No bone fractures, no cracked teeth, just quite a bit of blood.  And swelling.  Pretty gross.  Also my face is evidently made out of high grade steel.  Not that I’m bragging or daring you to test that conclusion but its pretty amazing that my teeth were fully intact along with the rest of my face.  Anyway, went to the ER and then to the dentist.  After their unexpected exit from my mouth the fugitive teeth were transported to the ER in my pocket and then to the dentist in a cup of milk.  For teeth, milk is apparently like a defibrillator.  After about an hour of being as toothless as Hillary’s appeal in the upper Midwest, the dentist replanted the teeth using sheer brute force.  Afterwards it was clearly explained to me that they had no idea if the replanting would work.  Replanting normally only works in teenagers.  Dudes in their mid-40’s eventually come back in to get permanent replacement teeth because we do not have the bloodflow necessary in our gums for a complete healing process to succeed.

Yeah, so here’s the update.  I had a dentist appointment last week and it was time for x-rays.  By the way, does it cause anyone even the slightest bit of concern that your protection against multiple invisible radioactive x-rays is a flimsy apron infused with lead or a lead equivalent?  Or that the lead apron covers you from mid-thigh to your neck…but they are aiming the radiation at your mouth which is unprotected and, if I remember human anatomy correctly, is really damn close to your brain.

Anyway, I had a new hygienist working on my teeth.  She didn’t know the whole backstory.  I suggested she read my dental history before working on my teeth.  I think she took the comment as skepticism of her ability to her job.  Which, in retrospect, is silly.  If you’re going to pick a fight with someone, it sure as hell isn’t going to be a person armed with sharp pokey things and the legal protection to cause significant dental related pain.  But she still looked at me the same way I looked when the Steelers were eliminated from playoff contention in 1980.  Then she went back to the chart and after about 30 seconds, she turns toward me and says, “So, those are your real teeth back in there, huh?”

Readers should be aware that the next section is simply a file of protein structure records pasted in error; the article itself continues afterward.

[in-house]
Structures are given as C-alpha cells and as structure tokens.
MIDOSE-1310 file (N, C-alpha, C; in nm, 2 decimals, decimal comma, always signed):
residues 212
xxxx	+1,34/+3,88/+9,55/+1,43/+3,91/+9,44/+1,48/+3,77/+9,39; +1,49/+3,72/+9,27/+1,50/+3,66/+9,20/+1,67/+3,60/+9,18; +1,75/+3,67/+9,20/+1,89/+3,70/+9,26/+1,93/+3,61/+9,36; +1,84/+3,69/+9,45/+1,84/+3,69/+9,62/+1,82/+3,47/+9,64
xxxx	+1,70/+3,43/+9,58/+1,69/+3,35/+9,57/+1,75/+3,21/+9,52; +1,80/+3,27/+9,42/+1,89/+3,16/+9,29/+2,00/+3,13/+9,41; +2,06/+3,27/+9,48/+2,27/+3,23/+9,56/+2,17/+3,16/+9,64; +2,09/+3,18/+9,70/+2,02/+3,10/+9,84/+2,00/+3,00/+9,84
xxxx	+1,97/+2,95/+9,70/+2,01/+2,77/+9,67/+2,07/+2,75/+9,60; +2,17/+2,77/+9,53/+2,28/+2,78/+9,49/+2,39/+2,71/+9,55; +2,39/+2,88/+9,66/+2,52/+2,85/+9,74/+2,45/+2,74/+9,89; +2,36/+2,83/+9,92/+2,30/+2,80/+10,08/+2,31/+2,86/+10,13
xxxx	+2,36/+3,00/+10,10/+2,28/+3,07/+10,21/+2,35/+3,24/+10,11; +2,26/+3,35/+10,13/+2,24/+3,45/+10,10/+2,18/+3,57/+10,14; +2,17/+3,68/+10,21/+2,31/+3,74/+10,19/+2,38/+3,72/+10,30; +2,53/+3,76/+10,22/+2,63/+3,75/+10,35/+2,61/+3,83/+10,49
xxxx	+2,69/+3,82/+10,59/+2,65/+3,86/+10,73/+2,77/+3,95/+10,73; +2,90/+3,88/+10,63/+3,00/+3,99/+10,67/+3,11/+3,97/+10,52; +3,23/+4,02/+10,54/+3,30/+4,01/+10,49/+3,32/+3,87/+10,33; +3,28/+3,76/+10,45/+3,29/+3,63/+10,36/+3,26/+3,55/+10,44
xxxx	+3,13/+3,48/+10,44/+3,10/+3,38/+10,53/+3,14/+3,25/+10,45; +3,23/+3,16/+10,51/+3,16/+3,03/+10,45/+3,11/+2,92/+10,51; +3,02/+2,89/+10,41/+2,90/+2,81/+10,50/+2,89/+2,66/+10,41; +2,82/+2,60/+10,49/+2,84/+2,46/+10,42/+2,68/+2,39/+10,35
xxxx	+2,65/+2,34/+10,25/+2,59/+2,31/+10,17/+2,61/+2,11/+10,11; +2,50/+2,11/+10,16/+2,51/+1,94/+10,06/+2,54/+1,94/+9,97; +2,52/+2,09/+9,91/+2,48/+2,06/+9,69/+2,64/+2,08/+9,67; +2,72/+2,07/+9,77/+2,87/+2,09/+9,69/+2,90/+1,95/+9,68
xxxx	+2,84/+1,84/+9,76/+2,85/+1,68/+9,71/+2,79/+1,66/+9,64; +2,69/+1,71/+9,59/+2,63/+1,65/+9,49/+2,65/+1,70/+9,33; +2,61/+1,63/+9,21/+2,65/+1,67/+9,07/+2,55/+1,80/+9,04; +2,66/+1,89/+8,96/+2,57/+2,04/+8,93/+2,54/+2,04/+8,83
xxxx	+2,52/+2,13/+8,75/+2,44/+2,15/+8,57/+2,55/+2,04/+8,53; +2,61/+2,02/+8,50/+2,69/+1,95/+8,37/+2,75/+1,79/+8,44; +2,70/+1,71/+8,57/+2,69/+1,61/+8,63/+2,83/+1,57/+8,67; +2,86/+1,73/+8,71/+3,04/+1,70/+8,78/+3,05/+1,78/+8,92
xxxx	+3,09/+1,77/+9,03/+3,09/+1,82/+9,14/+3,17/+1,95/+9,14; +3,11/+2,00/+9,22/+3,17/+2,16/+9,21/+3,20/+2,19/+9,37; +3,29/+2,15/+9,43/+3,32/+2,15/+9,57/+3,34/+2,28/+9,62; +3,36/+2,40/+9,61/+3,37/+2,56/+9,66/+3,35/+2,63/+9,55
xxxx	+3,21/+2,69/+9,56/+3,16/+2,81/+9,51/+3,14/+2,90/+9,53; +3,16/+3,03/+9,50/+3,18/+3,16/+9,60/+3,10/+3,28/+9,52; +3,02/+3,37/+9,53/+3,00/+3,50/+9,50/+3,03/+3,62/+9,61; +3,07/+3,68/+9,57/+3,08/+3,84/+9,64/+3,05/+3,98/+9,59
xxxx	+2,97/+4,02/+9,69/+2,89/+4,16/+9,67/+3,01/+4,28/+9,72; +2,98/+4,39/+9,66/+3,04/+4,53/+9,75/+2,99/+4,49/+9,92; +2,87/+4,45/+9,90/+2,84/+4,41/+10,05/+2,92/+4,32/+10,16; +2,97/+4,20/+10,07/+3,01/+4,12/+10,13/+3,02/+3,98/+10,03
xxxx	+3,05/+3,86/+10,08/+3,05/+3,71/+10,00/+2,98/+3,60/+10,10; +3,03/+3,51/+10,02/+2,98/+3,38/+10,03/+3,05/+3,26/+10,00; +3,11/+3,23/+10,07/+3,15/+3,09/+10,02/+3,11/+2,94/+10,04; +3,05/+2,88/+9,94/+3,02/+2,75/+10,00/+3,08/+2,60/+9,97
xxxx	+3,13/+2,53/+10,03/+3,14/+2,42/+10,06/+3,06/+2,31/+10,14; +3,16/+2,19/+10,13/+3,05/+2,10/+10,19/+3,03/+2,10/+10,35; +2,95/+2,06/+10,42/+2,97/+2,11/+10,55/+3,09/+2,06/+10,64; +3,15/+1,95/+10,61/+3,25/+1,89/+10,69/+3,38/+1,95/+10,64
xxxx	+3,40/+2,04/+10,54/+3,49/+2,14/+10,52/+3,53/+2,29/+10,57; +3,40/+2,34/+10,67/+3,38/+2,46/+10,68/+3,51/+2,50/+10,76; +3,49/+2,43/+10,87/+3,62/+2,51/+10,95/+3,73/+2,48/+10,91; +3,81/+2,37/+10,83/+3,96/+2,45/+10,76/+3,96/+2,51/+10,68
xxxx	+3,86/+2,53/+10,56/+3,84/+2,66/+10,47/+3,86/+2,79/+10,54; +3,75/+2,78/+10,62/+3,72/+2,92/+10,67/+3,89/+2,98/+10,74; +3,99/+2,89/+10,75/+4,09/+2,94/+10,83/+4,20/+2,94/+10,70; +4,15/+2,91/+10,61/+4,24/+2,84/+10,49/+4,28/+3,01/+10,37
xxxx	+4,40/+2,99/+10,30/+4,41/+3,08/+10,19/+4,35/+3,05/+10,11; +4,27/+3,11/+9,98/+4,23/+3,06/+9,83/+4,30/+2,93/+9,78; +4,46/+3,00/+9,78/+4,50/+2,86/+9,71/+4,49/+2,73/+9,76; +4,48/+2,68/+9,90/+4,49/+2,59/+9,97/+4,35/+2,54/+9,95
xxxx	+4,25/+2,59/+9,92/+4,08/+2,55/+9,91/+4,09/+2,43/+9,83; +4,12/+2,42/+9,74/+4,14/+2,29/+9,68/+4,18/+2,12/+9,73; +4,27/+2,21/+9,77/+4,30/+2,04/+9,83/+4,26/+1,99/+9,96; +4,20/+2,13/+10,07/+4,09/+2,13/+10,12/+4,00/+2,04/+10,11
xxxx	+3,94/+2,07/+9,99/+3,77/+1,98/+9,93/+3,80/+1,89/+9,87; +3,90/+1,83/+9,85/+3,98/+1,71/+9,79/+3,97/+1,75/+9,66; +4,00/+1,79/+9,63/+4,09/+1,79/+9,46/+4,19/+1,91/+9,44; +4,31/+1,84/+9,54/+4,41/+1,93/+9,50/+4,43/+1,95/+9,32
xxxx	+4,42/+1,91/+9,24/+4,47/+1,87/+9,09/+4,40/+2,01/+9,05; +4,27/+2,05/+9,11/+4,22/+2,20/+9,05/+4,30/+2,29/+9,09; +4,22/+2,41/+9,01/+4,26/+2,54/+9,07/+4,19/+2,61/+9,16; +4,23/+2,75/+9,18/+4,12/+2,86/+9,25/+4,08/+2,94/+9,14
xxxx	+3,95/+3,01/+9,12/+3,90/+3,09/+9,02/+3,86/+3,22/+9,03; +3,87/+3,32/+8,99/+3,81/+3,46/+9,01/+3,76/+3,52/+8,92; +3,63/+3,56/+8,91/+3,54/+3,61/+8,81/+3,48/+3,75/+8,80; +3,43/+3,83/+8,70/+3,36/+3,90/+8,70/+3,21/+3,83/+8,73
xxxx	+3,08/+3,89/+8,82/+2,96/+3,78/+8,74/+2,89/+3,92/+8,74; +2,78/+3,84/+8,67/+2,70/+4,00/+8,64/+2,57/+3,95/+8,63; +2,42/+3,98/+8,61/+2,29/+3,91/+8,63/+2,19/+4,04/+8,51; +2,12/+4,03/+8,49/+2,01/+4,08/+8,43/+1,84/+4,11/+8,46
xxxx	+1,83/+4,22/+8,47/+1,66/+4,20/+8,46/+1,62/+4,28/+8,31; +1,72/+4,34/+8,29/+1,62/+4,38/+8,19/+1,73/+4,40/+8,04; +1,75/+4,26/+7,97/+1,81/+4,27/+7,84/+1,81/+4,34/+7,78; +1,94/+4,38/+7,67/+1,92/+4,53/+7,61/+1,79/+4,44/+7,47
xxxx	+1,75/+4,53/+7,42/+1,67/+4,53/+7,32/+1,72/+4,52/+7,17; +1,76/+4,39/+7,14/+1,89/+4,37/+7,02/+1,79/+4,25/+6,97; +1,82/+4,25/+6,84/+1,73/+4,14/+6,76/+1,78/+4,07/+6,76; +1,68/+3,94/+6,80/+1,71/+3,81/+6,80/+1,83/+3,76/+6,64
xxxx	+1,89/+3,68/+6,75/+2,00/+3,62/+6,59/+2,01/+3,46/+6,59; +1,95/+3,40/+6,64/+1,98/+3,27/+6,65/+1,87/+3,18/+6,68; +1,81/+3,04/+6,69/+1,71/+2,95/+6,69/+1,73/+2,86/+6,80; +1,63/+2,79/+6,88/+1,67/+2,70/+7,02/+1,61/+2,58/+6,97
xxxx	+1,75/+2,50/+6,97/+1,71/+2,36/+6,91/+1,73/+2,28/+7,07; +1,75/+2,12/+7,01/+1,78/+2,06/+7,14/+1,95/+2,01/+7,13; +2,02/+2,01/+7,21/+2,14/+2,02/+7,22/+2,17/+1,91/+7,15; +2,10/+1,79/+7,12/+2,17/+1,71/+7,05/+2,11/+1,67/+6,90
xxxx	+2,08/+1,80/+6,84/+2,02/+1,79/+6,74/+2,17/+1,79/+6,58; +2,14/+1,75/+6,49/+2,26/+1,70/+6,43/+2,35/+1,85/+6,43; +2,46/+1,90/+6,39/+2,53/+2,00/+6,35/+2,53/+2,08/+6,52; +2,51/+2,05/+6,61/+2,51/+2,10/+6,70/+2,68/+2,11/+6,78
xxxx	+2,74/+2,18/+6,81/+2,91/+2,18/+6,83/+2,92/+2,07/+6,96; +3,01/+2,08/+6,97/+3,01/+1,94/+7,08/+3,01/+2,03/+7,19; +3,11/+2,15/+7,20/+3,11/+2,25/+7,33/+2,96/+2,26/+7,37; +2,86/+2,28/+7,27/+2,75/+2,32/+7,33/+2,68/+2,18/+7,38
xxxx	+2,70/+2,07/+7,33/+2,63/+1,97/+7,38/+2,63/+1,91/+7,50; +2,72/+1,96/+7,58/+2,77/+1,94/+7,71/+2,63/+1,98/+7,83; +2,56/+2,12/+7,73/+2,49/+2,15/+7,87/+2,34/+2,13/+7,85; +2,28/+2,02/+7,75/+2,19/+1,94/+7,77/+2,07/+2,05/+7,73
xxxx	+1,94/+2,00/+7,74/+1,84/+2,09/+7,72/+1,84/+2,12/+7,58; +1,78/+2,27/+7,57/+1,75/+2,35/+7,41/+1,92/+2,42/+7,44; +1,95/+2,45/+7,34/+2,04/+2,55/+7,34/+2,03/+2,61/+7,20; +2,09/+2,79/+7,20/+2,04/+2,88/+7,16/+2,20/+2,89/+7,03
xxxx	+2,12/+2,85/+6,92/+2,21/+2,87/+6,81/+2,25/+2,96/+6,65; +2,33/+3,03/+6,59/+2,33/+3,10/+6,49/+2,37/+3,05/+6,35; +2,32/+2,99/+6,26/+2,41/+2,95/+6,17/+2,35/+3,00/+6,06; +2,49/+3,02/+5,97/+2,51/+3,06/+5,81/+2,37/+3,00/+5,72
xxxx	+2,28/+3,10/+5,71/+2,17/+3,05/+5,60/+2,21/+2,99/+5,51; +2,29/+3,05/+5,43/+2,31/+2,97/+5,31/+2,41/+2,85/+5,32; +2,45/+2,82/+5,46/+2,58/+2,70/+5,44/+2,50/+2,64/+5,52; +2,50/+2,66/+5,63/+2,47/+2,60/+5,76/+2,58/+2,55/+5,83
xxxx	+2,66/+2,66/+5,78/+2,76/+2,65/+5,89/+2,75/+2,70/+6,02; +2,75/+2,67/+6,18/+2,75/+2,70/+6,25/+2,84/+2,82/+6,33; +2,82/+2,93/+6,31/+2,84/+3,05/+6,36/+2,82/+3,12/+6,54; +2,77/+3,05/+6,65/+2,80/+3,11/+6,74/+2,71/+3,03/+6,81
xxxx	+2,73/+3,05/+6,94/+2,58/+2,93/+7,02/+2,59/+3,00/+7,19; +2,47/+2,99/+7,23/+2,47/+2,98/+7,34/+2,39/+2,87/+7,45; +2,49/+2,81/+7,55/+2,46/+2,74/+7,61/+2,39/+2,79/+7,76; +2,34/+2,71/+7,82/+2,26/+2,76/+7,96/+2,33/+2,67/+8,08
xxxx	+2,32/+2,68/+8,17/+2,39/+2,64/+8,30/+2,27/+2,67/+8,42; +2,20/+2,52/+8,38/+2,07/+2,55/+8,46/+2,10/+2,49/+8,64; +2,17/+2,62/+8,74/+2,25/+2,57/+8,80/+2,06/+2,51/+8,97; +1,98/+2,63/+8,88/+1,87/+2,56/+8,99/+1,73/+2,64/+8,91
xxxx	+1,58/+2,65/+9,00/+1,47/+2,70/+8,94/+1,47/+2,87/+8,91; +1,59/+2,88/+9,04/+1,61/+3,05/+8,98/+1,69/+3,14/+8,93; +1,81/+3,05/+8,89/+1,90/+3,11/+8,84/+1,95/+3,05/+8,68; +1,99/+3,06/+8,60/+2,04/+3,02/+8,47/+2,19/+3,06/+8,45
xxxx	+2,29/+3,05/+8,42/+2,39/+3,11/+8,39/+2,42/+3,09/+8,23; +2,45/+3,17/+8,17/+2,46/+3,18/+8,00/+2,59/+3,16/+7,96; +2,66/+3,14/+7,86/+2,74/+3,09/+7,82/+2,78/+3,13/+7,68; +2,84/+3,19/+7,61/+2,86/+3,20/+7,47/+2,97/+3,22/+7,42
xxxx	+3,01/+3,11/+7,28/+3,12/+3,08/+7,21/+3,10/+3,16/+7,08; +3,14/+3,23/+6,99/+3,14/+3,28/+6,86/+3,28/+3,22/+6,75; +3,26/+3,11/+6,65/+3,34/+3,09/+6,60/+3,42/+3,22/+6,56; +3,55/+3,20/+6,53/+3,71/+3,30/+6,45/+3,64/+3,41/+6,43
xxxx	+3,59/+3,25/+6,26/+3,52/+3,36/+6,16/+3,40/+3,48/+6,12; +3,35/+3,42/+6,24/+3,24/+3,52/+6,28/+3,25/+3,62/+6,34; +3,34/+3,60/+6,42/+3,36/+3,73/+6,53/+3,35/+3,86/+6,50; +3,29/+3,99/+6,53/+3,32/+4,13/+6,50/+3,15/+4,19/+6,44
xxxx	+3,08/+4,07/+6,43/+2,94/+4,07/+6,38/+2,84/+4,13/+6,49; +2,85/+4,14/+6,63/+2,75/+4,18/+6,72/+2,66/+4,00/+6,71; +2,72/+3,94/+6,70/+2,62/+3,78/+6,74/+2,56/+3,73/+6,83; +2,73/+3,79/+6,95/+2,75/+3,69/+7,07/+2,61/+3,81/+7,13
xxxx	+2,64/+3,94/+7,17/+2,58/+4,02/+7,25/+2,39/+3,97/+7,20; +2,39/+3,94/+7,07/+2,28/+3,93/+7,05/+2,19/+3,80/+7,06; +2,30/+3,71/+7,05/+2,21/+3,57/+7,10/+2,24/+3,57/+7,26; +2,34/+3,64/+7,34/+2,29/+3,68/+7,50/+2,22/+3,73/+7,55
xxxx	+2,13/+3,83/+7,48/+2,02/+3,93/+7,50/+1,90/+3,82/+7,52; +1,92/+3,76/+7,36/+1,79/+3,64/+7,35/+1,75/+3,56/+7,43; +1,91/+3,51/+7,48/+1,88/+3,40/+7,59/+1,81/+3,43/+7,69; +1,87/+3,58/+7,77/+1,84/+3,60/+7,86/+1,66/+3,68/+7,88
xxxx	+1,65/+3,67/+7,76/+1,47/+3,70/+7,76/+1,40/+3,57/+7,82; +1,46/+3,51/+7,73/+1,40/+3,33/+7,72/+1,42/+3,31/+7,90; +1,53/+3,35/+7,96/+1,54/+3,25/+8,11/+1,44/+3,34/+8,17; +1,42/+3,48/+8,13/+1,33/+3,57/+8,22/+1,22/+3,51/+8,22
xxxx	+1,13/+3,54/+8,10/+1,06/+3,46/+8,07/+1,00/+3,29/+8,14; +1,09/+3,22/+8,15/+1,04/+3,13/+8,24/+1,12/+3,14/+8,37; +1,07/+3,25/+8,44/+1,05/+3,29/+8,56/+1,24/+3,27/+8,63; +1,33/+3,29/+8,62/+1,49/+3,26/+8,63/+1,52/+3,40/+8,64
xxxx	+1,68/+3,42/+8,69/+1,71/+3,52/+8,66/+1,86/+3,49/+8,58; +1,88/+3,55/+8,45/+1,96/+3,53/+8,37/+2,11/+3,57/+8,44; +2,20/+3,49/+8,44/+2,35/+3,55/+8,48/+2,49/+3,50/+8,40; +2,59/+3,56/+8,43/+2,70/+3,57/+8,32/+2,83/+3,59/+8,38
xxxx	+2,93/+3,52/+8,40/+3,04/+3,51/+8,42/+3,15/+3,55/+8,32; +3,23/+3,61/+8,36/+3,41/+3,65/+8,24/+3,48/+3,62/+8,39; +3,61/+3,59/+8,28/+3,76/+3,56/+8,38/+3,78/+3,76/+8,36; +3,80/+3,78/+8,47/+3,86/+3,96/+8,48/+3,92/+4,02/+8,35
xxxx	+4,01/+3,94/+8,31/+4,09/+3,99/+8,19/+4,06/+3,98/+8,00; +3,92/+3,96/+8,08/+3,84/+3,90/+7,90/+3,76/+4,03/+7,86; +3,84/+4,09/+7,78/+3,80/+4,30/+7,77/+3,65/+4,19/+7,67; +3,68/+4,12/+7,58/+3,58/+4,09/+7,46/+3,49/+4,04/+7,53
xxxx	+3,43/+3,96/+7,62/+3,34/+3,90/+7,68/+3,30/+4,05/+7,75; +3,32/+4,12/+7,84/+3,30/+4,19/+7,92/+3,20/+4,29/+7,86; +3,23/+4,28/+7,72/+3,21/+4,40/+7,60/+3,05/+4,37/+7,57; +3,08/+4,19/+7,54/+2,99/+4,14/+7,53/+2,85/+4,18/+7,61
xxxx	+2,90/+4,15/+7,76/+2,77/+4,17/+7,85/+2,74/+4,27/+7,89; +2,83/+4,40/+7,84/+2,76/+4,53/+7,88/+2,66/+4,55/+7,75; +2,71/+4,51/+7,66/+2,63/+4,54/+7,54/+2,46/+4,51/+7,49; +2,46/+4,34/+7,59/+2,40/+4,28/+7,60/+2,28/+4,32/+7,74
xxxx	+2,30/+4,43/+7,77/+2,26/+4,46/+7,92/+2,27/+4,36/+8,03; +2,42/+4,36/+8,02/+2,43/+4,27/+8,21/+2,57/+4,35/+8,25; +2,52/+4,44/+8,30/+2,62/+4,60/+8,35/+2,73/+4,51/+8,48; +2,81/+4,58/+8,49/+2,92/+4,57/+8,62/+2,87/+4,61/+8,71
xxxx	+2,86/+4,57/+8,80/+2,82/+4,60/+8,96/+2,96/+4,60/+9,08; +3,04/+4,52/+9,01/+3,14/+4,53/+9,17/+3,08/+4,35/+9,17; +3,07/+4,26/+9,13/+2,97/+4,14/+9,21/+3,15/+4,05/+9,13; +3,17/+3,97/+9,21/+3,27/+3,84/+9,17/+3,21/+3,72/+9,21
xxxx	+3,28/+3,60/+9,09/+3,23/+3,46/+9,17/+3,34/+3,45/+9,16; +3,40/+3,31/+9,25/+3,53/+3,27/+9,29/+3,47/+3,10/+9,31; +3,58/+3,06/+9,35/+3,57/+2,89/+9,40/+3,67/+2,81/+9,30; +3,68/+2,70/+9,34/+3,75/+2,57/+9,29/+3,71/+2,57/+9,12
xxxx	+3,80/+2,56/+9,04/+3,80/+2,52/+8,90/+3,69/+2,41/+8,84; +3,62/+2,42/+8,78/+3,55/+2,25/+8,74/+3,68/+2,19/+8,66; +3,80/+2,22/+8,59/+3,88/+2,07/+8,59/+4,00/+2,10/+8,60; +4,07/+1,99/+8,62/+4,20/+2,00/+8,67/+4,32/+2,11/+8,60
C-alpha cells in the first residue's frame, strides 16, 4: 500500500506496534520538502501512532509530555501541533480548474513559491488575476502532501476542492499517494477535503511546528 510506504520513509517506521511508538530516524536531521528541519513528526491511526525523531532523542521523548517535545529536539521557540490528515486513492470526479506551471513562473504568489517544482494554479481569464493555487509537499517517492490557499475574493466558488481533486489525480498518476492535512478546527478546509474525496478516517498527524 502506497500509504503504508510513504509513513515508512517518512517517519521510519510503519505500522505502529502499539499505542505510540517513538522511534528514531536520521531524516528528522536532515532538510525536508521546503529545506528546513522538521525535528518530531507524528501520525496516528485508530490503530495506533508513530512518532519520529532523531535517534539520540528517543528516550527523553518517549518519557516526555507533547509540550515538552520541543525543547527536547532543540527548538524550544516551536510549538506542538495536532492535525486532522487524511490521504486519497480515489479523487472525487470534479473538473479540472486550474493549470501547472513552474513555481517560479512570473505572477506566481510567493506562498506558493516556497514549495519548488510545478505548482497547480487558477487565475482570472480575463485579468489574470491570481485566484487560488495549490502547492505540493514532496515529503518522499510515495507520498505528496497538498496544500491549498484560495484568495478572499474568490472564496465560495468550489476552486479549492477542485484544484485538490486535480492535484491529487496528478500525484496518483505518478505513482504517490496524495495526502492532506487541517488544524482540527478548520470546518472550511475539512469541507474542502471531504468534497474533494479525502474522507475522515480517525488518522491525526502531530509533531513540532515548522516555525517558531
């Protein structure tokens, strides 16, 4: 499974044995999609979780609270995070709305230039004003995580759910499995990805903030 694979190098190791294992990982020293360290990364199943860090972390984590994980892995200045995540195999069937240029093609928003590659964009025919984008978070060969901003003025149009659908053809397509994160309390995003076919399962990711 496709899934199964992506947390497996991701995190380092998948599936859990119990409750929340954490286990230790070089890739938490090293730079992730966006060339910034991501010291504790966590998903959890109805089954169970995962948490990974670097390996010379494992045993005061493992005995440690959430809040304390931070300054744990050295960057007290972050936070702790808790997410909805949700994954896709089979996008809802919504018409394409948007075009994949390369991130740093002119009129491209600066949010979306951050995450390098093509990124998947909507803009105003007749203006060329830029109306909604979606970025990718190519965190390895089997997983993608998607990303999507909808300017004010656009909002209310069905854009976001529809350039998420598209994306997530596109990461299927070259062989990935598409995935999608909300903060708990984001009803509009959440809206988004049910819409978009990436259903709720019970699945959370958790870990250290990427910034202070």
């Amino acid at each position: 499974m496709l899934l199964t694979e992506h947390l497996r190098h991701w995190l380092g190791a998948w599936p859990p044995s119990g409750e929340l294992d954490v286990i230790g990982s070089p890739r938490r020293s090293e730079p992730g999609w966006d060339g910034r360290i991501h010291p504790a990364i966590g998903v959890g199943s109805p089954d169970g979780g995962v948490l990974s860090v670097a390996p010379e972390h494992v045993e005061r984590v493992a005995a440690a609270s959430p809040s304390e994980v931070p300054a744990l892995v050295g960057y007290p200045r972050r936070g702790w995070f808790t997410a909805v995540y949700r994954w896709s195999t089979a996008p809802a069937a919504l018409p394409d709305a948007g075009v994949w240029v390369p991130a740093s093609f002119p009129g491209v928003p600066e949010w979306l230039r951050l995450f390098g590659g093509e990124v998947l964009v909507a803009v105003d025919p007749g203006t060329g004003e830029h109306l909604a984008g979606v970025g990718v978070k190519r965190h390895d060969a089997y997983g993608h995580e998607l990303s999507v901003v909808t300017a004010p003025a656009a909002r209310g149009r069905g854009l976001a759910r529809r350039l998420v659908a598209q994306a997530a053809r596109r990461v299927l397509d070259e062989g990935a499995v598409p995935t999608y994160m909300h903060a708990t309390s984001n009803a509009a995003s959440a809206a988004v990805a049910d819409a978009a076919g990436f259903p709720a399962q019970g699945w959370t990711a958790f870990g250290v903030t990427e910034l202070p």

Is Samantha Bee a hypocritical condescending douchelord?

After she’s done cleaning my teeth, she grabs the x-rays and calls for the dentist to take a look.  They’re laughing as they come back to my chair.  Dentist says, “I was just going over our, um, history.”  Turns out getting your teeth knocked out by a softball moving faster than the Milennium Falcon making the Kessel Run then salvaging them quickly enough that they can be shoved back into your sockets isn’t something most hygenists are taught to deal with in school.